With so many journalists plagued by information overload, it’s easy to miss out on a tool or two.
In case you missed them, IJNet picked five favorite reporting tools from the past year that are worth checking out in 2013:
Named one of our alternatives to shuttered photo editor Picnik, Pixlr is great for quick photo touch-ups. It offers easy upload and editing settings. This free online photo editor has three desktop applications--advanced, efficient and playful--plus mobile apps for Android and iPhone.
Use the advanced version for a slew of adjustment options or stick to Pixlr express and Pixlr-o-matic for quick Instagram-like filters or a collage.
Cited as our top choice for versatility among five online plagiarism checkers, Plagiarisma checks content from pasted text, urls, Google Scholar and Google Books in 190 languages. Use this tool to see if websites are republishing your content without permission or to catch clichés in your writing.
This free Web application offers an easy way to create a data visualization project. Though it may not have received as much hype as infographic maker Visual.ly, Piktochart offers more hands-on possibilities for the average blogger who wants to pair an infographic with a story inexpensively. Featured in the Data Journalism Handbook.
The free version offers six customizable themes. It lets you add graphics, shapes and text; change color schemes and fonts; upload as many as five images; and create charts. Drawbacks: There’s a watermark at the bottom of all free themes, and you can only save your infographic as an image. The professional version (US$29/month) removes the watermark, offers more than 100 customizable themes and lets you export your infographic as raw data or HTML for embedding purposes.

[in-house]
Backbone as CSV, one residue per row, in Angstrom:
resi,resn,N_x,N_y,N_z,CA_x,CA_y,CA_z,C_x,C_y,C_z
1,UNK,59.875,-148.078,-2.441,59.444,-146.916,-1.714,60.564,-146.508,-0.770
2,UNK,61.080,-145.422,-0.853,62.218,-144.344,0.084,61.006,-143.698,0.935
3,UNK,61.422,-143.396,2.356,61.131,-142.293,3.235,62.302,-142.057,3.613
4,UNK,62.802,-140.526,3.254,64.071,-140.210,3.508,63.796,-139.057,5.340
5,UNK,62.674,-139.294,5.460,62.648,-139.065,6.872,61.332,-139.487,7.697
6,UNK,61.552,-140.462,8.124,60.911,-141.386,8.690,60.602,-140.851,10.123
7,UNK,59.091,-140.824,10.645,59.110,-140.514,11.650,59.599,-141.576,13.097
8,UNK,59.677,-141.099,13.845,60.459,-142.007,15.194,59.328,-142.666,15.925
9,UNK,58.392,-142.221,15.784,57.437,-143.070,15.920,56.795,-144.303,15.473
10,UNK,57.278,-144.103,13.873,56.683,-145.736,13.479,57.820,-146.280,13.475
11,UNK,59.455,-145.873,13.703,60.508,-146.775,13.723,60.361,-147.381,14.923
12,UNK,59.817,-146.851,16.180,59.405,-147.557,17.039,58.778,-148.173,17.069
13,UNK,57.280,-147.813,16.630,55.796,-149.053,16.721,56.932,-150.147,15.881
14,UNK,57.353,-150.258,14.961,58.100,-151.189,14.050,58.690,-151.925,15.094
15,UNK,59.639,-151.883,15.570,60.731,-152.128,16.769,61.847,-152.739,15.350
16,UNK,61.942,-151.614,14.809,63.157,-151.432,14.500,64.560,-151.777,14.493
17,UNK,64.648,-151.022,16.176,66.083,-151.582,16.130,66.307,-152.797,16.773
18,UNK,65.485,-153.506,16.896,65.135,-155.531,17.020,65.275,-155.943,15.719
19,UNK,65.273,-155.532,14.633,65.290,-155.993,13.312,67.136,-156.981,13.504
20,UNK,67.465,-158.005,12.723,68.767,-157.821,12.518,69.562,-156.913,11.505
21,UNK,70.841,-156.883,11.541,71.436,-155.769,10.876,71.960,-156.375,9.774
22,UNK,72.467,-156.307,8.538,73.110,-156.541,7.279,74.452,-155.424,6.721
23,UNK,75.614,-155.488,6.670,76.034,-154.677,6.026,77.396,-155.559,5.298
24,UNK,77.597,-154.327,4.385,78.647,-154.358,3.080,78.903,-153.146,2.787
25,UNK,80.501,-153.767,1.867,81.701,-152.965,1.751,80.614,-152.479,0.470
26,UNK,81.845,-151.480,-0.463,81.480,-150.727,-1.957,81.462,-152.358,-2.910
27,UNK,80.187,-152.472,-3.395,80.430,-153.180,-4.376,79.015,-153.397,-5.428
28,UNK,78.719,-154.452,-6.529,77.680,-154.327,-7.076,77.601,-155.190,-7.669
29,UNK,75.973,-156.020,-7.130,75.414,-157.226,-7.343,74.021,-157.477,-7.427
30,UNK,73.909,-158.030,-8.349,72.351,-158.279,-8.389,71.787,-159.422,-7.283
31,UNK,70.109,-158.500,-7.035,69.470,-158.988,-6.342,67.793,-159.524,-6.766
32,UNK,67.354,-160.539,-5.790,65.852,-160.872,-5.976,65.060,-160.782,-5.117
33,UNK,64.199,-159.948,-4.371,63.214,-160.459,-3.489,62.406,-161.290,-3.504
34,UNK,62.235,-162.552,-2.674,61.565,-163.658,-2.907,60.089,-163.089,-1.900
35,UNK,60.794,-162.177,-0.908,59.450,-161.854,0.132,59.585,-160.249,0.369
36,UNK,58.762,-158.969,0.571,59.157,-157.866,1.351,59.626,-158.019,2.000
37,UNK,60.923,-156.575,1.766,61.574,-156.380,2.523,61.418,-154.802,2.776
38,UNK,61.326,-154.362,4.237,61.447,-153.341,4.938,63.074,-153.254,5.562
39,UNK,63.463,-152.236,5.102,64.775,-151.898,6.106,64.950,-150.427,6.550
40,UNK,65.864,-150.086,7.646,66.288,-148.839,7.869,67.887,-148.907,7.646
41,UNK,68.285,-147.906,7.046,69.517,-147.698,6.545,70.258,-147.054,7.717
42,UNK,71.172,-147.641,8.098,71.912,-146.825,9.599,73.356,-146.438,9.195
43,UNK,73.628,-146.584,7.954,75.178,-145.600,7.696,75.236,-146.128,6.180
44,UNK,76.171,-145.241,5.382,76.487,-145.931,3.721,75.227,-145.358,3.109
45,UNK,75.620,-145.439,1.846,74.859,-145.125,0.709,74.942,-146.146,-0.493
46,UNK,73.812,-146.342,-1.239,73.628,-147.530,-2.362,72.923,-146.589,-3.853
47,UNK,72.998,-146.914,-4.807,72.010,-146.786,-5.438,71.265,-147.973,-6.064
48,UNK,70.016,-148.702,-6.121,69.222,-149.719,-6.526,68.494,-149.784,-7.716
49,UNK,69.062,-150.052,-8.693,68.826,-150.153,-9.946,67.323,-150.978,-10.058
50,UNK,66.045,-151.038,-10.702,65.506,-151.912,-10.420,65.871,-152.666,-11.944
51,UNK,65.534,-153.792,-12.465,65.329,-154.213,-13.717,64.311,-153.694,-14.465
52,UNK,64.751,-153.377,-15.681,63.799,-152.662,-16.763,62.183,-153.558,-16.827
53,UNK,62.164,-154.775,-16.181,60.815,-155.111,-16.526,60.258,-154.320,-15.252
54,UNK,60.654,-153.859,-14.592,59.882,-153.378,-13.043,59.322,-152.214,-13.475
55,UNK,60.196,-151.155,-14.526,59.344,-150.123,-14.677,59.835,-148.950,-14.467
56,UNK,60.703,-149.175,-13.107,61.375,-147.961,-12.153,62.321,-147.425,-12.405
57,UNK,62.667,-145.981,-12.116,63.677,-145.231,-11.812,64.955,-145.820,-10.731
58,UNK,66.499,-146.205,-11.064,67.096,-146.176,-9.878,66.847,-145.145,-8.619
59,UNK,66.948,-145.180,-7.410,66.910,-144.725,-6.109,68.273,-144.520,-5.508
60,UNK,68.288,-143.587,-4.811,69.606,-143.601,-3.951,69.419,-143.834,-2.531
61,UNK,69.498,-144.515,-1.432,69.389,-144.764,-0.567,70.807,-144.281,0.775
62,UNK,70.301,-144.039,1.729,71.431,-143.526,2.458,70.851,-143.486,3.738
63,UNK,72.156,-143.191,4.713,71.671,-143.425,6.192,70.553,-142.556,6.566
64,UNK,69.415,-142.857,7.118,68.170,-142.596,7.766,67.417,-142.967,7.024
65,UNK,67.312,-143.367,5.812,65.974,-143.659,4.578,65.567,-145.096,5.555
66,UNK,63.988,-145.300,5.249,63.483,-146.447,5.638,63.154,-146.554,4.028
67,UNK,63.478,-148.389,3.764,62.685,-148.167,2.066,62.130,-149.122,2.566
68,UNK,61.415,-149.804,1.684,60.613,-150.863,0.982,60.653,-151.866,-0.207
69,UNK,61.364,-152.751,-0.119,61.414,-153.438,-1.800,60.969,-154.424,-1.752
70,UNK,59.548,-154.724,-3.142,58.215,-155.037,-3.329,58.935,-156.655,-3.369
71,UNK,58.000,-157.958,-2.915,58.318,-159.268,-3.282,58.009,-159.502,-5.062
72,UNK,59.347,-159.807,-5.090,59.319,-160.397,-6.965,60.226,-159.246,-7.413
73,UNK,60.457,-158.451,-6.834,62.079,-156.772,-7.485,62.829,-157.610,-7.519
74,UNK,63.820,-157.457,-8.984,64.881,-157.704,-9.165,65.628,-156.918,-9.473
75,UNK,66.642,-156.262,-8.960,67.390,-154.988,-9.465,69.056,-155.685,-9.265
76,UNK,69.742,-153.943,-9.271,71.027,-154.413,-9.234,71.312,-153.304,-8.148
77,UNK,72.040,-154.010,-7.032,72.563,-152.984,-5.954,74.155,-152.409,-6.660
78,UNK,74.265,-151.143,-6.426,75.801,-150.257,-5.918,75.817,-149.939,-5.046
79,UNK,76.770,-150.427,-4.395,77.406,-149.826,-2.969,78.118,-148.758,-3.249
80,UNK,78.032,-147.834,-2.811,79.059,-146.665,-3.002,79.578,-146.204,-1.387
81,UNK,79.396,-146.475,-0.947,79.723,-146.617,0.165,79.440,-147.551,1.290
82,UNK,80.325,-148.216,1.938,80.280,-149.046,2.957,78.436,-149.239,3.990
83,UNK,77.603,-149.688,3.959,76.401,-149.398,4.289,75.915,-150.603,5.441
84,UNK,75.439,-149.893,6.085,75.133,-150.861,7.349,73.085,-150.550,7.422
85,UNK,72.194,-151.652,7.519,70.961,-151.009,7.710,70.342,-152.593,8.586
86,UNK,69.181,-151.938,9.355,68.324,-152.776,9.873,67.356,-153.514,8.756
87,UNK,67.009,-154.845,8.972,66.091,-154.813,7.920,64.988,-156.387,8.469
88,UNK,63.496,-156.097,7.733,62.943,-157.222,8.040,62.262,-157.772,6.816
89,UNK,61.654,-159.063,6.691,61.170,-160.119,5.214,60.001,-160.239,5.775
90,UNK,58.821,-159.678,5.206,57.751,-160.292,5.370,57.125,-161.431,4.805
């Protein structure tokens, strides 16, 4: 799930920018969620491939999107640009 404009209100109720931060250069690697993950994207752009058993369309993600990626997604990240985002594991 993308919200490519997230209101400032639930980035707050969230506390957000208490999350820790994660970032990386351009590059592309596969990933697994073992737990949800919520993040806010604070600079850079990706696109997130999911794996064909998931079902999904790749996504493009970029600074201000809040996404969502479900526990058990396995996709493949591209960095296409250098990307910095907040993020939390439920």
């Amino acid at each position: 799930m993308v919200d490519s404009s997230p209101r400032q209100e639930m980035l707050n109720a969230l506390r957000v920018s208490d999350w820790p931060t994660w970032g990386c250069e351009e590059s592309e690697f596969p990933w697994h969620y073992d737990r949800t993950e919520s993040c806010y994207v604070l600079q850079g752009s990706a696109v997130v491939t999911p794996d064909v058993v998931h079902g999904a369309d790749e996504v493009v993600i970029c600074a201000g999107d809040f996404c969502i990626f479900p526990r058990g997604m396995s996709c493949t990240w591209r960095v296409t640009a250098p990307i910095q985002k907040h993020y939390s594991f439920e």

4. YouTube’s face-blurring tool
Whether it’s footage from a controversial protest or a sit-down interview with an apprehensive source, journalists can use this tool to preserve anonymity for the people they film. Reviewed on IJNet earlier this year, the tool gets mixed results because of the lengthy processing time, but its ease of use makes it a helpful tool for video makers with limited equipment.
Announced at the 2012 Mozilla Festival, this app lets you edit Web video by adding text, photos, links, maps and other content. Edit your YouTube, Vimeo, SoundCloud or HTML video with the tool's timeline-based editing setup and drag-and-drop features. Make your next video interactive by adding a Google map, Twitter search, Wikipedia entry or captions. Click here for a how-to on more of the tool's features.
Image CC-licensed on Flickr by noodlepie.